What are the seven deadly sins?

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Question: What are the seven deadly sins? Why are they considered so bad?

Answer: The Bible does not have a list labeled 'the seven deadly sins.' This list was likely the creation of a Catholic Church monk around the 4th century A.D. which was retained by the church's theologians starting in the Middle Ages (1913 Catholic Encyclopedia article on Sin). Catholics officially teach that there are at least seven "capital sins" that humans can indulge in.

The Catholic list of seven capital (deadly) sins is not a collection of the worst offenses man can commit. It is a list of what they consider are the worst attitudes that are the foundation and starting point for all other disobedience to the Eternal. The most common list of seven attitudes they consider deadly are wrath, greed, lust, pride, envy, sloth and gluttony.

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The nearest thing in the Old Testament to a list of seven sins considered deadly is in the sixth chapter of the book of Proverbs.

Solomon writes that God hates those who is full of pride, a liar, a murderer of those who are innocent, a person who devises ways to do evil and those who are eager to do wrong. He also hates those who bear false testimony against another person and those who seek to pull people apart through sowing seeds of contention (Proverbs 6:16 - 19).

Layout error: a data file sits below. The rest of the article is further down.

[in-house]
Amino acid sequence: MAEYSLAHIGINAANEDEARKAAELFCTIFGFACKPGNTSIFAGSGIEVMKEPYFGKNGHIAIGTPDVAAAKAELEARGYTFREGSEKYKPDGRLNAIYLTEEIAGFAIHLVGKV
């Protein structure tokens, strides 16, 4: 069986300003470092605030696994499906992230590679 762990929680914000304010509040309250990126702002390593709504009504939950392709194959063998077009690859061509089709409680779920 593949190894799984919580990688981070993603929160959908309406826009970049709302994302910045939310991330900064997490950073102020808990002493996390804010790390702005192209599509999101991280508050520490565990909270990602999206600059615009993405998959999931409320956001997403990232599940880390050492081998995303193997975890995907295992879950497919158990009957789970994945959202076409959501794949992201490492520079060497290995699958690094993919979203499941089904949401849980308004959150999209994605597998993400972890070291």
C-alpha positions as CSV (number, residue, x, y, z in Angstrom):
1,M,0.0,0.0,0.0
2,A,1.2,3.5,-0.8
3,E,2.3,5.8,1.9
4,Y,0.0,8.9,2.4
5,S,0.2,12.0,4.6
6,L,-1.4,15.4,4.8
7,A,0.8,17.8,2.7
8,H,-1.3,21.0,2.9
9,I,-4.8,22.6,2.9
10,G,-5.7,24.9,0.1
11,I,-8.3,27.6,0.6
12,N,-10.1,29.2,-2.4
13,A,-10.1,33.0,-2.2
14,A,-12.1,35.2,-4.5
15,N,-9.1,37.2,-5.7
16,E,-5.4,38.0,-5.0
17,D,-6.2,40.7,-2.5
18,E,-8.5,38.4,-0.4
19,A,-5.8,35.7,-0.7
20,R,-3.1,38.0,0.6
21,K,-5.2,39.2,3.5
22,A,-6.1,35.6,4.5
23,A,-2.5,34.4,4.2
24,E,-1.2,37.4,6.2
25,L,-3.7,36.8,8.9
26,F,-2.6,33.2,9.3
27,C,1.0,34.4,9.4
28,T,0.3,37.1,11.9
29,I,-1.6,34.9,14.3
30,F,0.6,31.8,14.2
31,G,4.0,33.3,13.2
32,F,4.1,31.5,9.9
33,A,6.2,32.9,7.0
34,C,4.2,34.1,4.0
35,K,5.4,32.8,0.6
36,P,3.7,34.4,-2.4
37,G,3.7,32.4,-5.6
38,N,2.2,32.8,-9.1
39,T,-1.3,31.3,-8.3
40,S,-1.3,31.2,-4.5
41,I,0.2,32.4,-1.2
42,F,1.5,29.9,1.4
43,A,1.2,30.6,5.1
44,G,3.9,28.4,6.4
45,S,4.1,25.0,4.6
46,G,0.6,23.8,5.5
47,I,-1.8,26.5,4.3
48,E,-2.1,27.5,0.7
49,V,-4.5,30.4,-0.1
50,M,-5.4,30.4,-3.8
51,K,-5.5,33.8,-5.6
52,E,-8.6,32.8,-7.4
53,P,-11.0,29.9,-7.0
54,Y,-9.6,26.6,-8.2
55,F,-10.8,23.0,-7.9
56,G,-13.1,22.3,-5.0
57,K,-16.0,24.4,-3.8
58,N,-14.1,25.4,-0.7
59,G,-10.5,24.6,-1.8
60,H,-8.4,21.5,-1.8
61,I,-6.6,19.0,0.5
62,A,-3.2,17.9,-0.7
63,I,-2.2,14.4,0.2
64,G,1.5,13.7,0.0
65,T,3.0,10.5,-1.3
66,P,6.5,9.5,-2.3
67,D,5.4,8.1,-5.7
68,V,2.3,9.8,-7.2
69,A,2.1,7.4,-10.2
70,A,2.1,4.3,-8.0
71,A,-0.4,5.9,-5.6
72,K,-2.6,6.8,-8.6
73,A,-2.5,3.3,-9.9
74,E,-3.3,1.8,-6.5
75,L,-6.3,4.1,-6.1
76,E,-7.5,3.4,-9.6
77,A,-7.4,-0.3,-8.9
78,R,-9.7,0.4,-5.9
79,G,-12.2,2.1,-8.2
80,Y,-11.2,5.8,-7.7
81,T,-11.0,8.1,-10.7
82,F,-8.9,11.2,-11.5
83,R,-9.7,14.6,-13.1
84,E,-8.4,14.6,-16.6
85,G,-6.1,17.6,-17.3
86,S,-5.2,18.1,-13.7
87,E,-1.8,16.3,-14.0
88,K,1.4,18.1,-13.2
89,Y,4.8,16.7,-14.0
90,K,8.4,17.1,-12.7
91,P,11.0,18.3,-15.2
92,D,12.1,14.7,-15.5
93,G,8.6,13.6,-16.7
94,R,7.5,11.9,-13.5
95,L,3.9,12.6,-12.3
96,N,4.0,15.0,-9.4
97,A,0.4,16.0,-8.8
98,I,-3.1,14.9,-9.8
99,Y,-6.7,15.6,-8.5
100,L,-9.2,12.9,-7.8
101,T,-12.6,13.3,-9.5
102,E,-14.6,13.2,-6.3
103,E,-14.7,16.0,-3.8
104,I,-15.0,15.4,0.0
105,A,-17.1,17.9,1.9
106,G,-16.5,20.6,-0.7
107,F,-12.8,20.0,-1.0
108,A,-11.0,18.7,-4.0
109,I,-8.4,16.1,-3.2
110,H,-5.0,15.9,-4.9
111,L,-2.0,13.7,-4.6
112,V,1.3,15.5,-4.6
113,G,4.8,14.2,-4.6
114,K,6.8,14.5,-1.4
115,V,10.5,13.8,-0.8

The Seven Deadly Sins by Hieronymus Bosch
The Seven Deadly Sins
Hieronymus Bosch, c. 1480

The only thing clearly in common, however, between the list of what God hates recorded in Proverbs and what Catholic's believe are the seven deadly sins is the attitude of pride.

The New Testament has at least two lists that delineate several, but not exactly seven, major sins.

The first list is found in 1Corinthians 6:9 - 10 where the apostle Paul states that adulterers, thieves, drunkards, extortioners, the covetous and so on will not receive eternal life. The second list of sins, found in Galatians 5:19 - 21, states that those who practice fornication, idolatry, sorcery, spreading dissensions and heresies, contentious behavior and still others will not be in God's kingdom!

Ultimately, the Bible teaches that sin, which it defines as the transgression of any of the laws of God, if unrepented of will bring the penalty of eternal death. The Bible refers to knowingly and willfully rebelling against God's way as the unpardonable sin, which, given its penalty, can certainly be considered deadly! The apostle John reveals the standard by which we can know whether or not we are sinning before God.

And by this standard we know that we know Him: if we keep His commandments. The one who says, "I know Him," and does not keep His commandments, is a liar, and the truth is not in him (1John 2:3 - 4).

The book of Galatians records (as well as many other books) that all mankind, from the greatest to the least, sins. The book of Romans further specifies that those who do so must pay with their lives (Galatians 3:22, Romans 6:23)!

Thankfully, God has provided a way for us to be forgiven of all sins, "deadly" or not, through the unselfish sacrifice of Christ (Romans 5:8). He does not forgive us only seven times (the number Peter thought was the upper limit, see Matthew 18:21) but is gracious and merciful to overlook our trespasses as many times as it takes (verses 21 - 22)!

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